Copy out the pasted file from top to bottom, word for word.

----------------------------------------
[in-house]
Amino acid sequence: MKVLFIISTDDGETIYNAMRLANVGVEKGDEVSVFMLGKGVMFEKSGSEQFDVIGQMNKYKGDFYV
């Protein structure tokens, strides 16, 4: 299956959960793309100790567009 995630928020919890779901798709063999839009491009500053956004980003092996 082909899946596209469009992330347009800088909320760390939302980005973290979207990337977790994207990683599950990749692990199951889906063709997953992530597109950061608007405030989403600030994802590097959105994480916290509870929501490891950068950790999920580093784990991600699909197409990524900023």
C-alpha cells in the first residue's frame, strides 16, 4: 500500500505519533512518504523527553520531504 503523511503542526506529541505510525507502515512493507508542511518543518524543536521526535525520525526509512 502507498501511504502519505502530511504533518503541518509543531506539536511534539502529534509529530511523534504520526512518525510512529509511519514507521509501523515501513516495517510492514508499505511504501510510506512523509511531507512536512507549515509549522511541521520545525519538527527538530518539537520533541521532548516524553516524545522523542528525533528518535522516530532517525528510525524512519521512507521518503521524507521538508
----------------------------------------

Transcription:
[in-house]
Amino acid sequence: MKVLFIISTDDGETIYNAMRLANVGVEKGDEVSVFMLGKGVMFEKSGSEQFDVIGQMNKYKGDFYV
């Protein structure tokens, strides 16, 4: 299956959960793309100790567009 995630928020919890779901798709063999839009491009500053956004980003092996 082909899946596209469009992330347009800088909320760390939302980005973290979207990337977790994207990683599950990749692990199951889906063709997953992530597109950061608007405030989403600030994802590097959105994480916290509870929501490891950068950790999920580093784990991600699909197409990524900023």
C-alpha cells in the first residue's frame, strides 16, 4: 500500500505519533512518504523527553520531504 503523511503542526506529541505510525507502515512493507508542511518543518524543536521526535525520525526509512 502507498501511504502519505502530511504533518503541518509543531506539536511534539502529534509529530511523534504520526512518525510512529509511519514507521509501523515501513516495517510492514508499505511504501510510506512523509511531507512536512507549515509549522511541521520545525519538527527538530518539537520533541521532548516524553516524545522523542528525533528518535522516530532517525528510525524512519521512507521518503521524507521538508